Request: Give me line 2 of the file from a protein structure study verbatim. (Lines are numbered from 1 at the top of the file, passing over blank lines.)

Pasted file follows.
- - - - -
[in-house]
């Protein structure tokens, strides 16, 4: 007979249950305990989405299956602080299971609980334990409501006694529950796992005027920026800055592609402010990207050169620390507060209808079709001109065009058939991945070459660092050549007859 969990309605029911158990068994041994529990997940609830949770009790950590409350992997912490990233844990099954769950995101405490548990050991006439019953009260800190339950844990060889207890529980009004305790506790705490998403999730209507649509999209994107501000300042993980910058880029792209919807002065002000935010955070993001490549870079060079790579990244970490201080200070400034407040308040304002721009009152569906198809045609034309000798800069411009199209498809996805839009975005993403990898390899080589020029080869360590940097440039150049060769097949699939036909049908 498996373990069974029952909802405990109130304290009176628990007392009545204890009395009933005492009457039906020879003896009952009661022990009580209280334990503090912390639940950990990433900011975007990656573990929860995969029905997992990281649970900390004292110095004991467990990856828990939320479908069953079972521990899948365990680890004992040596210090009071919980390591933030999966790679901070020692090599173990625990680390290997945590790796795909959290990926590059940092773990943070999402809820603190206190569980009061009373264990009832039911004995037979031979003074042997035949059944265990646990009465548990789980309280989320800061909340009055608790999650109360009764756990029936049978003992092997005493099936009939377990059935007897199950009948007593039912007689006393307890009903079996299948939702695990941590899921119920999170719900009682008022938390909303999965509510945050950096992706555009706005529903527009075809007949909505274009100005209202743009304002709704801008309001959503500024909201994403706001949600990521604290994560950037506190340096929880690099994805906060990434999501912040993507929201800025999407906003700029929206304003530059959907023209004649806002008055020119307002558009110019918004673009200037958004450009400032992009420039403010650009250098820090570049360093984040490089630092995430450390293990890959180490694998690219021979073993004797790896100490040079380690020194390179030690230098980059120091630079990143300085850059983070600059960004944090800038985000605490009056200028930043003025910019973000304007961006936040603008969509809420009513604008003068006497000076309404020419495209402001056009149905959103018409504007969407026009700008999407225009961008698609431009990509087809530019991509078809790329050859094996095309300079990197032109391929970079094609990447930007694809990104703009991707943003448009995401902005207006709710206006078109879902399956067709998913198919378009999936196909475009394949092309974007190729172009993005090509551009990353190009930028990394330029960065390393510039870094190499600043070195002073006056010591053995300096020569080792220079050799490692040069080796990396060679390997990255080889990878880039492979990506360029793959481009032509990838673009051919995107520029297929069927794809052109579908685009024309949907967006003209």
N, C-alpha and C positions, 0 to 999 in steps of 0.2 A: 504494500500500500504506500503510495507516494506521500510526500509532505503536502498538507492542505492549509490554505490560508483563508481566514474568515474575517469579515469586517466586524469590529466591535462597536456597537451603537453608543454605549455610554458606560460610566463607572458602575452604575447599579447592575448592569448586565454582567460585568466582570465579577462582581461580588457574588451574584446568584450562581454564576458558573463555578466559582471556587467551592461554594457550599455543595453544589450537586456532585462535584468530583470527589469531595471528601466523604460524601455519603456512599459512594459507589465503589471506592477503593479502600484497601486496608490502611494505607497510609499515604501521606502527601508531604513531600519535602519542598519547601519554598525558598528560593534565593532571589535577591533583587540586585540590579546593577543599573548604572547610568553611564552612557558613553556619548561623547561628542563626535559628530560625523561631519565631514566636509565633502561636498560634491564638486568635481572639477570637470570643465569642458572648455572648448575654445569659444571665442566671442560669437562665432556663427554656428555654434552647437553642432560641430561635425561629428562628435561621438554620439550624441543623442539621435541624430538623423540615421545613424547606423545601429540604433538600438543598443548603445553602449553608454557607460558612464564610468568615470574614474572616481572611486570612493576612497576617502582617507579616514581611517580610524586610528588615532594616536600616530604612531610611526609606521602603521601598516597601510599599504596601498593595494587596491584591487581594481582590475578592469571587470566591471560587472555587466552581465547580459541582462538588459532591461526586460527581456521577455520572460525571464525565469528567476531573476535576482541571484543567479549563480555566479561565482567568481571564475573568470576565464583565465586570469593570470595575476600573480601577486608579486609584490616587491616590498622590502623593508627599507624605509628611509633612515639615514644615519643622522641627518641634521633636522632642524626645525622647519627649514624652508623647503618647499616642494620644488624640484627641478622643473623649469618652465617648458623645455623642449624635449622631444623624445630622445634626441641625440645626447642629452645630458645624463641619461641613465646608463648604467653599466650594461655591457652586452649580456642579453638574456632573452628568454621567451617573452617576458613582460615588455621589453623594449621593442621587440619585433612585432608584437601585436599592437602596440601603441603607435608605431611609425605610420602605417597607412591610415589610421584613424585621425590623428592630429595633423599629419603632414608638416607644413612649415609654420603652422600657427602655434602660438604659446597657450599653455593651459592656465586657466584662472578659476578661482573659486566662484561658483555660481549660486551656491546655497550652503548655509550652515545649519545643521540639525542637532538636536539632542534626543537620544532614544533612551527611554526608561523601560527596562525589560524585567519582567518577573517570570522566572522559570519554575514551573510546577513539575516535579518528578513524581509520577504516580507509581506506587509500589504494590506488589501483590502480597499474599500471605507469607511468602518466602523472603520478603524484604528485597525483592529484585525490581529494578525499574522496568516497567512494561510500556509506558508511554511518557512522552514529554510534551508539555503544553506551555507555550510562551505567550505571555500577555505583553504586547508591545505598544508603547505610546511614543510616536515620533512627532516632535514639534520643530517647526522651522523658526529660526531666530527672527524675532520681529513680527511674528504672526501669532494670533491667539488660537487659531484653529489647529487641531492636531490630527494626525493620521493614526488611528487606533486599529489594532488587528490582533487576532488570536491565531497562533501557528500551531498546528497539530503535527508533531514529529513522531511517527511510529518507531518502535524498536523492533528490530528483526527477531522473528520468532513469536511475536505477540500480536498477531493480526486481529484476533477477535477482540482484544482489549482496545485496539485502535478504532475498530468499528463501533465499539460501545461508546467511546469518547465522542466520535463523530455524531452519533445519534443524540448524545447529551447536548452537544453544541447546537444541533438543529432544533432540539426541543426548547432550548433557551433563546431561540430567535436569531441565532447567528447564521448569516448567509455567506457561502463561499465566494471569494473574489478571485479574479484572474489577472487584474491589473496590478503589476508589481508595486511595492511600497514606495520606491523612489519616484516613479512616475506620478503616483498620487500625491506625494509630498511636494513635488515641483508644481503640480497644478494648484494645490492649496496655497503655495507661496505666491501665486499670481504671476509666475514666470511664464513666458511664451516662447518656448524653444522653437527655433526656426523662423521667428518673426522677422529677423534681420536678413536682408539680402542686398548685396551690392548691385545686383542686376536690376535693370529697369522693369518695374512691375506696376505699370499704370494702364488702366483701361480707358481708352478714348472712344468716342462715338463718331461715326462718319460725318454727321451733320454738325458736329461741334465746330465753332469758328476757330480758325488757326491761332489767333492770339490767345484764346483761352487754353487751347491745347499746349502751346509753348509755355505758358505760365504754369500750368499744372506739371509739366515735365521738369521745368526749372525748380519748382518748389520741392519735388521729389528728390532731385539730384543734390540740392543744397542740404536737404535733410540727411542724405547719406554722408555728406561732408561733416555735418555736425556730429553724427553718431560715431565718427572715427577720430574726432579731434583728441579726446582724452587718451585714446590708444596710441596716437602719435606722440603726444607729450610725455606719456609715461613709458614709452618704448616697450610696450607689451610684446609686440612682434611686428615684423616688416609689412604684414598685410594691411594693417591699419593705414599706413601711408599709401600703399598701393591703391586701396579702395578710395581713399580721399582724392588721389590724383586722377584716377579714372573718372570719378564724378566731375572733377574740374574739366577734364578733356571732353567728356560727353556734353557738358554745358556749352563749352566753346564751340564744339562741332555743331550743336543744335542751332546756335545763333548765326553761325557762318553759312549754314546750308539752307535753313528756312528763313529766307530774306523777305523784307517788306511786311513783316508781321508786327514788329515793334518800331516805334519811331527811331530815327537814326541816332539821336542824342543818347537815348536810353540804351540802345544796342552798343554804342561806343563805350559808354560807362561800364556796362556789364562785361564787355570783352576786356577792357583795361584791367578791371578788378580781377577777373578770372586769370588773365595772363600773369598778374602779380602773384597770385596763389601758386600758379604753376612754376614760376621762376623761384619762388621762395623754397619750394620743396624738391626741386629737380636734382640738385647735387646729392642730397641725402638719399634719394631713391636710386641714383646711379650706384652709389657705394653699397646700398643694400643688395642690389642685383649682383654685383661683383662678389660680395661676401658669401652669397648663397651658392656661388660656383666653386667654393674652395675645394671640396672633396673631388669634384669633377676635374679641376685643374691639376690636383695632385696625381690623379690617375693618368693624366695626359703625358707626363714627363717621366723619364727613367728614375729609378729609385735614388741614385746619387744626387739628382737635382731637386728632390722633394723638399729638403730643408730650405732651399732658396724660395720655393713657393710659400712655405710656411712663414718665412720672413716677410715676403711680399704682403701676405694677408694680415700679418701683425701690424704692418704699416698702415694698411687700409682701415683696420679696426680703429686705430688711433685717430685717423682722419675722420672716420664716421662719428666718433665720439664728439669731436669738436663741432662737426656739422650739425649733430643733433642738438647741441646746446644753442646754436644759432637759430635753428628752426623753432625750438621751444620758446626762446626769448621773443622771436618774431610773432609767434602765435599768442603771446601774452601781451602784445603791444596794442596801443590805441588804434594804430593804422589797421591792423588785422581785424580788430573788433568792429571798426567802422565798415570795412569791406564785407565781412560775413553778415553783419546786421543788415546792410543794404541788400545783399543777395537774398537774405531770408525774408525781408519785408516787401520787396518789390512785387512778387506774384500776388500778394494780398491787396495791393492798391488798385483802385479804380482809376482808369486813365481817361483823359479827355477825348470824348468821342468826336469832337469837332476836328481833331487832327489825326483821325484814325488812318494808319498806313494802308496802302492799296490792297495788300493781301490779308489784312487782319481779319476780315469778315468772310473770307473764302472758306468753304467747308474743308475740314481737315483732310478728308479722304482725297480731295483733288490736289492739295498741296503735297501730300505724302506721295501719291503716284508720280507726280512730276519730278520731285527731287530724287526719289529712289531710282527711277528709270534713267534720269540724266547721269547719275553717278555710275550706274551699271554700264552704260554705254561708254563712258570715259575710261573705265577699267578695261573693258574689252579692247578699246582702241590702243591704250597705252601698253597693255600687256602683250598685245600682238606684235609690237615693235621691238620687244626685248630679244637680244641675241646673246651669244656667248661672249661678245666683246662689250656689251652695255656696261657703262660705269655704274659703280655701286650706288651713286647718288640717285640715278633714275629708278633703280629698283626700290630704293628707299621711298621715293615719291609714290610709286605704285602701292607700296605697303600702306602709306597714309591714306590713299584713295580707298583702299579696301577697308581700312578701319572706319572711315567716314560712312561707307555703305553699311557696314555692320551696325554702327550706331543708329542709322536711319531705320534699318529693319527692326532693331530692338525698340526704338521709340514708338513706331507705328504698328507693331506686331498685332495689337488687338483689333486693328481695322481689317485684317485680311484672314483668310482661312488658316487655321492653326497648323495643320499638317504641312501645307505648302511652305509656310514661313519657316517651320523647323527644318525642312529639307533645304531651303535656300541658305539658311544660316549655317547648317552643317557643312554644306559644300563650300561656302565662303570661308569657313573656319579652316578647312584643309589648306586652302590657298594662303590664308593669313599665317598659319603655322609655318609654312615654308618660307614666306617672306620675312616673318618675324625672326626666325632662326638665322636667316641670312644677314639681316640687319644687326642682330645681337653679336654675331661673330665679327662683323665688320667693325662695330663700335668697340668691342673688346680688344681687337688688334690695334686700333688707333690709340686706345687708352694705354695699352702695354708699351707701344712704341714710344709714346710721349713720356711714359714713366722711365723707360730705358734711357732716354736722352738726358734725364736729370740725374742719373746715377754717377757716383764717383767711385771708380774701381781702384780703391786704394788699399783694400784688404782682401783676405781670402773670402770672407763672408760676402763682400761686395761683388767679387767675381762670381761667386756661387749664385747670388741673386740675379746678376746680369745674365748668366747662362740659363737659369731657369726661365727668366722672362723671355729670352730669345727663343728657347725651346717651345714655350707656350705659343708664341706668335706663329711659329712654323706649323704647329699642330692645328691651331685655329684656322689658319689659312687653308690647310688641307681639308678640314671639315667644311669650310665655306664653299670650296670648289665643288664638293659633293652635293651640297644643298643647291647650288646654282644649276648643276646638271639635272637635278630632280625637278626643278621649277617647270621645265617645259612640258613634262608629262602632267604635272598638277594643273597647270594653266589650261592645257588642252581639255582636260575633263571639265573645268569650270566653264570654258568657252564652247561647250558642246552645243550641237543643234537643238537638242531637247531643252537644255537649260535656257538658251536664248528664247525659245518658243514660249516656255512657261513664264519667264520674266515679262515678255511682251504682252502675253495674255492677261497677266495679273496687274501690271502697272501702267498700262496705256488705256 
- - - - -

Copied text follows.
């Protein structure tokens, strides 16, 4: 007979249950305990989405299956602080299971609980334990409501006694529950796992005027920026800055592609402010990207050169620390507060209808079709001109065009058939991945070459660092050549007859 969990309605029911158990068994041994529990997940609830949770009790950590409350992997912490990233844990099954769950995101405490548990050991006439019953009260800190339950844990060889207890529980009004305790506790705490998403999730209507649509999209994107501000300042993980910058880029792209919807002065002000935010955070993001490549870079060079790579990244970490201080200070400034407040308040304002721009009152569906198809045609034309000798800069411009199209498809996805839009975005993403990898390899080589020029080869360590940097440039150049060769097949699939036909049908 498996373990069974029952909802405990109130304290009176628990007392009545204890009395009933005492009457039906020879003896009952009661022990009580209280334990503090912390639940950990990433900011975007990656573990929860995969029905997992990281649970900390004292110095004991467990990856828990939320479908069953079972521990899948365990680890004992040596210090009071919980390591933030999966790679901070020692090599173990625990680390290997945590790796795909959290990926590059940092773990943070999402809820603190206190569980009061009373264990009832039911004995037979031979003074042997035949059944265990646990009465548990789980309280989320800061909340009055608790999650109360009764756990029936049978003992092997005493099936009939377990059935007897199950009948007593039912007689006393307890009903079996299948939702695990941590899921119920999170719900009682008022938390909303999965509510945050950096992706555009706005529903527009075809007949909505274009100005209202743009304002709704801008309001959503500024909201994403706001949600990521604290994560950037506190340096929880690099994805906060990434999501912040993507929201800025999407906003700029929206304003530059959907023209004649806002008055020119307002558009110019918004673009200037958004450009400032992009420039403010650009250098820090570049360093984040490089630092995430450390293990890959180490694998690219021979073993004797790896100490040079380690020194390179030690230098980059120091630079990143300085850059983070600059960004944090800038985000605490009056200028930043003025910019973000304007961006936040603008969509809420009513604008003068006497000076309404020419495209402001056009149905959103018409504007969407026009700008999407225009961008698609431009990509087809530019991509078809790329050859094996095309300079990197032109391929970079094609990447930007694809990104703009991707943003448009995401902005207006709710206006078109879902399956067709998913198919378009999936196909475009394949092309974007190729172009993005090509551009990353190009930028990394330029960065390393510039870094190499600043070195002073006056010591053995300096020569080792220079050799490692040069080796990396060679390997990255080889990878880039492979990506360029793959481009032509990838673009051919995107520029297929069927794809052109579908685009024309949907967006003209």